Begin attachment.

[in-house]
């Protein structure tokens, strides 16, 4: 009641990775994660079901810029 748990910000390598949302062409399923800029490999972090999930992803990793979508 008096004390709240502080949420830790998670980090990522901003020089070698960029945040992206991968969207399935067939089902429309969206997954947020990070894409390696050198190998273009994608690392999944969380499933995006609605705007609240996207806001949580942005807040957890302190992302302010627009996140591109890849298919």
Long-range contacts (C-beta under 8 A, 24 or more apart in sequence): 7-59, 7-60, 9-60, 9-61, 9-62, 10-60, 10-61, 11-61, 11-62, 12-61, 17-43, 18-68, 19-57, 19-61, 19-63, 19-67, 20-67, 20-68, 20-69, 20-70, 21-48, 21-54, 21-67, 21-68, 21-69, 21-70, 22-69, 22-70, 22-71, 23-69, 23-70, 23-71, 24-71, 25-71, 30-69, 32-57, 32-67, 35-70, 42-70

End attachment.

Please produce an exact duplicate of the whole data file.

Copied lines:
[in-house]
């Protein structure tokens, strides 16, 4: 009641990775994660079901810029 748990910000390598949302062409399923800029490999972090999930992803990793979508 008096004390709240502080949420830790998670980090990522901003020089070698960029945040992206991968969207399935067939089902429309969206997954947020990070894409390696050198190998273009994608690392999944969380499933995006609605705007609240996207806001949580942005807040957890302190992302302010627009996140591109890849298919």
Long-range contacts (C-beta under 8 A, 24 or more apart in sequence): 7-59, 7-60, 9-60, 9-61, 9-62, 10-60, 10-61, 11-61, 11-62, 12-61, 17-43, 18-68, 19-57, 19-61, 19-63, 19-67, 20-67, 20-68, 20-69, 20-70, 21-48, 21-54, 21-67, 21-68, 21-69, 21-70, 22-69, 22-70, 22-71, 23-69, 23-70, 23-71, 24-71, 25-71, 30-69, 32-57, 32-67, 35-70, 42-70